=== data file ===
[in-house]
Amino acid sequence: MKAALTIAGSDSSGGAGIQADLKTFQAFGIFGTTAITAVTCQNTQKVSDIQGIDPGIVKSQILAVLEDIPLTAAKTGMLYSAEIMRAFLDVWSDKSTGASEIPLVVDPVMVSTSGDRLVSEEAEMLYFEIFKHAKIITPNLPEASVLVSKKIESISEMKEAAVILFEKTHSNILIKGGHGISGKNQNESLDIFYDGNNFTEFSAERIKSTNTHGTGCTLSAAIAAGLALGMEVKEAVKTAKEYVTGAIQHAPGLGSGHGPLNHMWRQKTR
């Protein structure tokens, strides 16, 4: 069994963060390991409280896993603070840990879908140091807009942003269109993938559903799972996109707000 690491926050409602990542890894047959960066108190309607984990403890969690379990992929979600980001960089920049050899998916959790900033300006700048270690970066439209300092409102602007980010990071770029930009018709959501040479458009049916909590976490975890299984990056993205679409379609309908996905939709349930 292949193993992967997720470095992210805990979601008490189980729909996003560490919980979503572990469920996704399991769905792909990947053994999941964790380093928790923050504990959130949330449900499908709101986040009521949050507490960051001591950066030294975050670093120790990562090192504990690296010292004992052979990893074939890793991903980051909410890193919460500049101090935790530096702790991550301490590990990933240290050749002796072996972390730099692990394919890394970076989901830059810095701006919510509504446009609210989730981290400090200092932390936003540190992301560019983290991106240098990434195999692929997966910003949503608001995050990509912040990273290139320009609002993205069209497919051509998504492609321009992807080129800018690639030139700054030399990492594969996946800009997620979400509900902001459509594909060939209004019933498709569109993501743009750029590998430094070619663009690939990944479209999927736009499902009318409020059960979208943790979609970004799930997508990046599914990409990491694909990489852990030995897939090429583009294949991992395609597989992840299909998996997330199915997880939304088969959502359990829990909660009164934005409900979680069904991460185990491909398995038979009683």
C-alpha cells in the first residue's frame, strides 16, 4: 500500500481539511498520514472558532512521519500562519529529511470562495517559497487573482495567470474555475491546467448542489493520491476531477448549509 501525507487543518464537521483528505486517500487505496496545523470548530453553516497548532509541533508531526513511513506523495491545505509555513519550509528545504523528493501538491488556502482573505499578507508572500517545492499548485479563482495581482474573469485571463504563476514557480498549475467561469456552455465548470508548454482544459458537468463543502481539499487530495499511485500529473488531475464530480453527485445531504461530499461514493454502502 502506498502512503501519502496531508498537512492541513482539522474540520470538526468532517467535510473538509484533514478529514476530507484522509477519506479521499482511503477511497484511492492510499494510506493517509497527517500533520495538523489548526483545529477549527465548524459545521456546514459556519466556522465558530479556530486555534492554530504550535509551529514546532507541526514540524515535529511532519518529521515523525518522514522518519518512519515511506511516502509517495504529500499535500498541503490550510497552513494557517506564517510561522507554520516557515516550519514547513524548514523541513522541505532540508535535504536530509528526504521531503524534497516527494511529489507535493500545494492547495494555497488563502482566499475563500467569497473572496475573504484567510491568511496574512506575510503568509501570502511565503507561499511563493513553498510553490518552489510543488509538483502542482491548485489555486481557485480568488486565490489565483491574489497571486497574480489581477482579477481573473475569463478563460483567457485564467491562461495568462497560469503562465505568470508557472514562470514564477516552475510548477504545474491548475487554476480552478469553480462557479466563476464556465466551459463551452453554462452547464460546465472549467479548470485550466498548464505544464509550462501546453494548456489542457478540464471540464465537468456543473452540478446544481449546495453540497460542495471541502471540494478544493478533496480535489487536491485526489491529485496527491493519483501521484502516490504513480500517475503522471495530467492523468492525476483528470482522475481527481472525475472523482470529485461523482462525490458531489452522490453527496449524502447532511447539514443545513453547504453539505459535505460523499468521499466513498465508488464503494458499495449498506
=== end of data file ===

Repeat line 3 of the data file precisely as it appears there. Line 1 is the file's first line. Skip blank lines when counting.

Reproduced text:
């Protein structure tokens, strides 16, 4: 069994963060390991409280896993603070840990879908140091807009942003269109993938559903799972996109707000 690491926050409602990542890894047959960066108190309607984990403890969690379990992929979600980001960089920049050899998916959790900033300006700048270690970066439209300092409102602007980010990071770029930009018709959501040479458009049916909590976490975890299984990056993205679409379609309908996905939709349930 292949193993992967997720470095992210805990979601008490189980729909996003560490919980979503572990469920996704399991769905792909990947053994999941964790380093928790923050504990959130949330449900499908709101986040009521949050507490960051001591950066030294975050670093120790990562090192504990690296010292004992052979990893074939890793991903980051909410890193919460500049101090935790530096702790991550301490590990990933240290050749002796072996972390730099692990394919890394970076989901830059810095701006919510509504446009609210989730981290400090200092932390936003540190992301560019983290991106240098990434195999692929997966910003949503608001995050990509912040990273290139320009609002993205069209497919051509998504492609321009992807080129800018690639030139700054030399990492594969996946800009997620979400509900902001459509594909060939209004019933498709569109993501743009750029590998430094070619663009690939990944479209999927736009499902009318409020059960979208943790979609970004799930997508990046599914990409990491694909990489852990030995897939090429583009294949991992395609597989992840299909998996997330199915997880939304088969959502359990829990909660009164934005409900979680069904991460185990491909398995038979009683």